Energy conservation mechanisms and electron transfer in syntrophic propionate-oxidizing microbial consortia

Samenvatting (Engels)

Anaerobic digestion (AD) of organic matter is a common example of a process that converts waste into a renewable resource, for instance biogas containing methane. Although anaerobic digestion is widely applied on large scale, little quantitative understanding is available about
the exchange of metabolites between the different microbial groups involved in the conversion of complex substrates to biogas. Therefore, the AD process is typically treated as a black box process, and consequently only pragmatic tools are available to analyze it. This thesis contributed to open the black box of AD by getting a detailed understanding of the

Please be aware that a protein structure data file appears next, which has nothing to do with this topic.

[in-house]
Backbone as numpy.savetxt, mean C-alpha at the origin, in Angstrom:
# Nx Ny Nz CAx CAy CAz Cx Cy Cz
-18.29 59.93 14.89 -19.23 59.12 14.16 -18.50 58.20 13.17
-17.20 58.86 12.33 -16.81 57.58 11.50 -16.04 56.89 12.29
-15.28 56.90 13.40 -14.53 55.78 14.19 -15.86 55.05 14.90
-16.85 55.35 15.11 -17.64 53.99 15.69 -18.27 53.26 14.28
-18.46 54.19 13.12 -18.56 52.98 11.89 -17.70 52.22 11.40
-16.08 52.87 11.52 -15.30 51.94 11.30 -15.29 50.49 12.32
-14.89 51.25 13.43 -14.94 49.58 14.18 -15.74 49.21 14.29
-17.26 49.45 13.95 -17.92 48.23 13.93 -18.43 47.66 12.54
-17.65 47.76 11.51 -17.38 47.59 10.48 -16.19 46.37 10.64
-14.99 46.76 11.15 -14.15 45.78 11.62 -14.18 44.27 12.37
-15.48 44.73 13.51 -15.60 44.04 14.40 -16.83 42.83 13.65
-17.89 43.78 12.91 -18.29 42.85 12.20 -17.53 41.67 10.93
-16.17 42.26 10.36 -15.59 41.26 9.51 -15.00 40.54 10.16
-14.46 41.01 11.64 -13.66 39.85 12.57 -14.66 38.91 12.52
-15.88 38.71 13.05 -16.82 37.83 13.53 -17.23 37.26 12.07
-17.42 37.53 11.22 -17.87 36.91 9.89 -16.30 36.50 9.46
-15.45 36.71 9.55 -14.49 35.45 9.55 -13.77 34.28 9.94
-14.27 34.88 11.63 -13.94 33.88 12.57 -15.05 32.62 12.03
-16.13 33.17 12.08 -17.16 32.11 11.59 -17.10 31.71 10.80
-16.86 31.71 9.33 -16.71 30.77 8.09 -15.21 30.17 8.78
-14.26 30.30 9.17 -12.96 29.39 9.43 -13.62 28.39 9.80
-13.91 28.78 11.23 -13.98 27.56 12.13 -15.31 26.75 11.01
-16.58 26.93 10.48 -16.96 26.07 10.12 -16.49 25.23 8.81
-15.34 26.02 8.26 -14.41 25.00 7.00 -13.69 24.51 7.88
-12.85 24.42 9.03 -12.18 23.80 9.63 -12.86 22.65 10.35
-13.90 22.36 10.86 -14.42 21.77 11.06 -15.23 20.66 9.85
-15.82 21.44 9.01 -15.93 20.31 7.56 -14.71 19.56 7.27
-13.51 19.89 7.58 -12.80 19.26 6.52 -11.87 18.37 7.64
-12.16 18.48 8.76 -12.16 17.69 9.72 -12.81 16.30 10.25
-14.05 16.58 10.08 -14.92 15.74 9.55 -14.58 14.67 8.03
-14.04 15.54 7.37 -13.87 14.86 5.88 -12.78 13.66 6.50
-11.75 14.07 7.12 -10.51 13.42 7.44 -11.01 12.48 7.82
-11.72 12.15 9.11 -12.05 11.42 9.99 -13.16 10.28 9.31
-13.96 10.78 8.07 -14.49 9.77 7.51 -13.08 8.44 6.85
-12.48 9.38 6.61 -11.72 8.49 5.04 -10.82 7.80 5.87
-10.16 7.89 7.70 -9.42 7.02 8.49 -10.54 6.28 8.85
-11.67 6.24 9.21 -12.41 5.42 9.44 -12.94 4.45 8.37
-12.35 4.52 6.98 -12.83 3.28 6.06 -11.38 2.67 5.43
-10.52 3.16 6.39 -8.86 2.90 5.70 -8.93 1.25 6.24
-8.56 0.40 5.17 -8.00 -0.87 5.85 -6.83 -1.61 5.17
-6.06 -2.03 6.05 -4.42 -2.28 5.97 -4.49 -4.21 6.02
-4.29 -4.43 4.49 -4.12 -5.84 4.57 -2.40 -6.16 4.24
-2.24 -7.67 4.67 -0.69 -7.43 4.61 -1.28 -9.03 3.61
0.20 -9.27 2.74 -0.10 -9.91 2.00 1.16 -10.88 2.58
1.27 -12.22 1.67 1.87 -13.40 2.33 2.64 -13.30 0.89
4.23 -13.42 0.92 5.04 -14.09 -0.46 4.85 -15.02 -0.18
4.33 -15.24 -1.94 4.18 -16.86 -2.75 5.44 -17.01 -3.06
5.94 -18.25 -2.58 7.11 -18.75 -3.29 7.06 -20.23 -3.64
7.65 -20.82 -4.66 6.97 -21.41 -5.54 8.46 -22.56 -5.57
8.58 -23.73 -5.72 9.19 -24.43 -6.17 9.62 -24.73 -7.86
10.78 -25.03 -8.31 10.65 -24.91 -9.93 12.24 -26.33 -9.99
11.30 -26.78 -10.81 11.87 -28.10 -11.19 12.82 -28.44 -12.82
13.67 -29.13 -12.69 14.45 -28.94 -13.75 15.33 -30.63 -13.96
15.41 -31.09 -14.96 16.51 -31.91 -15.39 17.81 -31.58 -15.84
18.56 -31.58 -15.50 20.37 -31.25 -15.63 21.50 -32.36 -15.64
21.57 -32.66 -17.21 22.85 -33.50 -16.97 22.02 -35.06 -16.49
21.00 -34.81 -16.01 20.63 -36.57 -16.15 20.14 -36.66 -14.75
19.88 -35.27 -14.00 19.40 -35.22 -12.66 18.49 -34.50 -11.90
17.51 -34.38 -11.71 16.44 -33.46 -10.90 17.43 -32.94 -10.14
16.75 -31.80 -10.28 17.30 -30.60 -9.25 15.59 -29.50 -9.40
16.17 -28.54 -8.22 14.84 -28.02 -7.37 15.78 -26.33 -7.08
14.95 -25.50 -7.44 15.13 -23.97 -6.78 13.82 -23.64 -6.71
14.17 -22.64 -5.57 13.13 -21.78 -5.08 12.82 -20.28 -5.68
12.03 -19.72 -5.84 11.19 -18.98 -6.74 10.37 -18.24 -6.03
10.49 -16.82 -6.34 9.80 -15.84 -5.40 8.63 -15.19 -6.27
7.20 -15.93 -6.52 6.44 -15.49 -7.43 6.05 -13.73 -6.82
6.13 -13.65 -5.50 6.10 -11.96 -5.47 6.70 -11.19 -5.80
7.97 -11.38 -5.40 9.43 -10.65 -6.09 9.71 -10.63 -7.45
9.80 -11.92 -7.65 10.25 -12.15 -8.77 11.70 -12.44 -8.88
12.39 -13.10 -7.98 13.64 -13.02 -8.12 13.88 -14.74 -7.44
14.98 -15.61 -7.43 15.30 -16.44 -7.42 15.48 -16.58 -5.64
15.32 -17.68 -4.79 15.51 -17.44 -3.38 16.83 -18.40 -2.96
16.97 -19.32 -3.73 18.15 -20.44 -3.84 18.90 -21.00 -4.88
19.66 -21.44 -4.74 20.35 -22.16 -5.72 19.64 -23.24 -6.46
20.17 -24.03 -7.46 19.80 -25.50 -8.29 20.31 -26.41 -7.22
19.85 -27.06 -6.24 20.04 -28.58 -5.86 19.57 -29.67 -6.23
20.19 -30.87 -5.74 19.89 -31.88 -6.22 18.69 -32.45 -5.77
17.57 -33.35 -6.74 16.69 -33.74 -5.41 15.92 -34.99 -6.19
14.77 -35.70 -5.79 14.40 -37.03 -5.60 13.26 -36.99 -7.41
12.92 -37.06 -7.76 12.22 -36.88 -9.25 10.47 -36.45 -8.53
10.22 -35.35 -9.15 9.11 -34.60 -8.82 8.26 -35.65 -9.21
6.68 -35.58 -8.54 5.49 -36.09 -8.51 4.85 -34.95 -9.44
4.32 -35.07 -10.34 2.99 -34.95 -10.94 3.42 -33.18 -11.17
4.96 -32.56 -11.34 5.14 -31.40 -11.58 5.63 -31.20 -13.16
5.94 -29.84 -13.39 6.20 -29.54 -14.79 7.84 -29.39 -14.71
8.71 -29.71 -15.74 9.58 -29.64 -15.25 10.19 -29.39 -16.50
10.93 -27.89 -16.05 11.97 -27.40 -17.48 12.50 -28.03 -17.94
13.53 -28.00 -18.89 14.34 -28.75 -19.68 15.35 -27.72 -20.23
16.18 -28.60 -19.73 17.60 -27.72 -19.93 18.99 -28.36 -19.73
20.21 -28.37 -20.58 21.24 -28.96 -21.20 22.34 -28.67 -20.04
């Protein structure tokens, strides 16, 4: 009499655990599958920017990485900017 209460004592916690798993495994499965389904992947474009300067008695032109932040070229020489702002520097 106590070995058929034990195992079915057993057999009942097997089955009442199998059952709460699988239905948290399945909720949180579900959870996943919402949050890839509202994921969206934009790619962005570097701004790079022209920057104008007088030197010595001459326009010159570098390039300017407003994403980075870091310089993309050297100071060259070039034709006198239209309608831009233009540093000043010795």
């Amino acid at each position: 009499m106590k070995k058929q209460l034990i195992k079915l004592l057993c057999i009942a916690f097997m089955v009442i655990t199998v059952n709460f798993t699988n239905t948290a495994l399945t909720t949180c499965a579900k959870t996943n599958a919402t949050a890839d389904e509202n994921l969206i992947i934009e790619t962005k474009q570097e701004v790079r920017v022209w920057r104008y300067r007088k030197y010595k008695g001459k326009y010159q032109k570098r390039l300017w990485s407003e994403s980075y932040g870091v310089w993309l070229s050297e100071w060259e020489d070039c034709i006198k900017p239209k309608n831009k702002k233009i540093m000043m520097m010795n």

electron fluxes occurring in the ultimate steps of the process: the syntrophic interactions between acetogenic bacteria and methanogenic archaea. The research focused on unraveling the dominant mechanisms involved in interspecies electron transfer in syntrophic methanogenic communities. We obtained fundamental knowledge of the key features of
methane formation by studying these communities at molecular, cell and community level.